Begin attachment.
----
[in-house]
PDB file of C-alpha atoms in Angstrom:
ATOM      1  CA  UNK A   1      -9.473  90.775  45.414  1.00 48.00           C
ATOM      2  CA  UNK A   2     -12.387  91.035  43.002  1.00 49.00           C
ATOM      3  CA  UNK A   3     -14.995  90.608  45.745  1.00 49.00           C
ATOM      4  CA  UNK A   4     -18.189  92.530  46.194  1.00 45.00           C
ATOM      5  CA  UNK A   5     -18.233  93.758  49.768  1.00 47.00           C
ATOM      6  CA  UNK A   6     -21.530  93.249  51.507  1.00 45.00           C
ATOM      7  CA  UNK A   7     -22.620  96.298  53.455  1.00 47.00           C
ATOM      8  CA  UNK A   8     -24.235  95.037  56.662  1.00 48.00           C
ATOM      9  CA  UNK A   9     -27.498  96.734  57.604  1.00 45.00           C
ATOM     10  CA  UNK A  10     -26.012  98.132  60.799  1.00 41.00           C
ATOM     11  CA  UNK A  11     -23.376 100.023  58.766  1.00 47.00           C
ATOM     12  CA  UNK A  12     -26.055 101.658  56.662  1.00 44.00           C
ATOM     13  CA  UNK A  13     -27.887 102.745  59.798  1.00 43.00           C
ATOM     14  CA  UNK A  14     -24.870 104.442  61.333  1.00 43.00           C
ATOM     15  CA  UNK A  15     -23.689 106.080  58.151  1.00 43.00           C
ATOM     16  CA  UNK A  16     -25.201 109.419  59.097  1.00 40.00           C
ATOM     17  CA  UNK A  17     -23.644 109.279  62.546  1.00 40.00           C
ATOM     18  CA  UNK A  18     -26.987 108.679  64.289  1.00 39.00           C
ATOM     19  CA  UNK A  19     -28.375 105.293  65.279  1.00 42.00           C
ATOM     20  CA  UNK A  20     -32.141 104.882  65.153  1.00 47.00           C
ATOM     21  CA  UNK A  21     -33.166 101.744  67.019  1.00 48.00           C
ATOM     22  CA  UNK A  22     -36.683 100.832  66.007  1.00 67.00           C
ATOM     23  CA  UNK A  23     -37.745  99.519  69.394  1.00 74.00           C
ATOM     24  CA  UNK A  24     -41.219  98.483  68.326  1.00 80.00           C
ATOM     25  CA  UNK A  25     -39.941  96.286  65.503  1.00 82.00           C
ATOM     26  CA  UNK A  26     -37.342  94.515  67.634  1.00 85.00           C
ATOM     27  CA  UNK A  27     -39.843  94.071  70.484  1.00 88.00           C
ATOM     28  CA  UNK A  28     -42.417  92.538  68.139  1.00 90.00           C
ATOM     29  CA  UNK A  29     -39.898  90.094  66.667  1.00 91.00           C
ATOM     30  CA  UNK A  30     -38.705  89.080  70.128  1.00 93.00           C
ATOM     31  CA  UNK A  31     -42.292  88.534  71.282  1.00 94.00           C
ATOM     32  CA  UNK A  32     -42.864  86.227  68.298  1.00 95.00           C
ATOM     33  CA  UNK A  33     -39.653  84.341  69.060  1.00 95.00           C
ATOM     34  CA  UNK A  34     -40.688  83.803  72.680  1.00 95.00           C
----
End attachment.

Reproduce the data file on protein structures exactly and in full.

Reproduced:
[in-house]
PDB file of C-alpha atoms in Angstrom:
ATOM      1  CA  UNK A   1      -9.473  90.775  45.414  1.00 48.00           C
ATOM      2  CA  UNK A   2     -12.387  91.035  43.002  1.00 49.00           C
ATOM      3  CA  UNK A   3     -14.995  90.608  45.745  1.00 49.00           C
ATOM      4  CA  UNK A   4     -18.189  92.530  46.194  1.00 45.00           C
ATOM      5  CA  UNK A   5     -18.233  93.758  49.768  1.00 47.00           C
ATOM      6  CA  UNK A   6     -21.530  93.249  51.507  1.00 45.00           C
ATOM      7  CA  UNK A   7     -22.620  96.298  53.455  1.00 47.00           C
ATOM      8  CA  UNK A   8     -24.235  95.037  56.662  1.00 48.00           C
ATOM      9  CA  UNK A   9     -27.498  96.734  57.604  1.00 45.00           C
ATOM     10  CA  UNK A  10     -26.012  98.132  60.799  1.00 41.00           C
ATOM     11  CA  UNK A  11     -23.376 100.023  58.766  1.00 47.00           C
ATOM     12  CA  UNK A  12     -26.055 101.658  56.662  1.00 44.00           C
ATOM     13  CA  UNK A  13     -27.887 102.745  59.798  1.00 43.00           C
ATOM     14  CA  UNK A  14     -24.870 104.442  61.333  1.00 43.00           C
ATOM     15  CA  UNK A  15     -23.689 106.080  58.151  1.00 43.00           C
ATOM     16  CA  UNK A  16     -25.201 109.419  59.097  1.00 40.00           C
ATOM     17  CA  UNK A  17     -23.644 109.279  62.546  1.00 40.00           C
ATOM     18  CA  UNK A  18     -26.987 108.679  64.289  1.00 39.00           C
ATOM     19  CA  UNK A  19     -28.375 105.293  65.279  1.00 42.00           C
ATOM     20  CA  UNK A  20     -32.141 104.882  65.153  1.00 47.00           C
ATOM     21  CA  UNK A  21     -33.166 101.744  67.019  1.00 48.00           C
ATOM     22  CA  UNK A  22     -36.683 100.832  66.007  1.00 67.00           C
ATOM     23  CA  UNK A  23     -37.745  99.519  69.394  1.00 74.00           C
ATOM     24  CA  UNK A  24     -41.219  98.483  68.326  1.00 80.00           C
ATOM     25  CA  UNK A  25     -39.941  96.286  65.503  1.00 82.00           C
ATOM     26  CA  UNK A  26     -37.342  94.515  67.634  1.00 85.00           C
ATOM     27  CA  UNK A  27     -39.843  94.071  70.484  1.00 88.00           C
ATOM     28  CA  UNK A  28     -42.417  92.538  68.139  1.00 90.00           C
ATOM     29  CA  UNK A  29     -39.898  90.094  66.667  1.00 91.00           C
ATOM     30  CA  UNK A  30     -38.705  89.080  70.128  1.00 93.00           C
ATOM     31  CA  UNK A  31     -42.292  88.534  71.282  1.00 94.00           C
ATOM     32  CA  UNK A  32     -42.864  86.227  68.298  1.00 95.00           C
ATOM     33  CA  UNK A  33     -39.653  84.341  69.060  1.00 95.00           C
ATOM     34  CA  UNK A  34     -40.688  83.803  72.680  1.00 95.00           C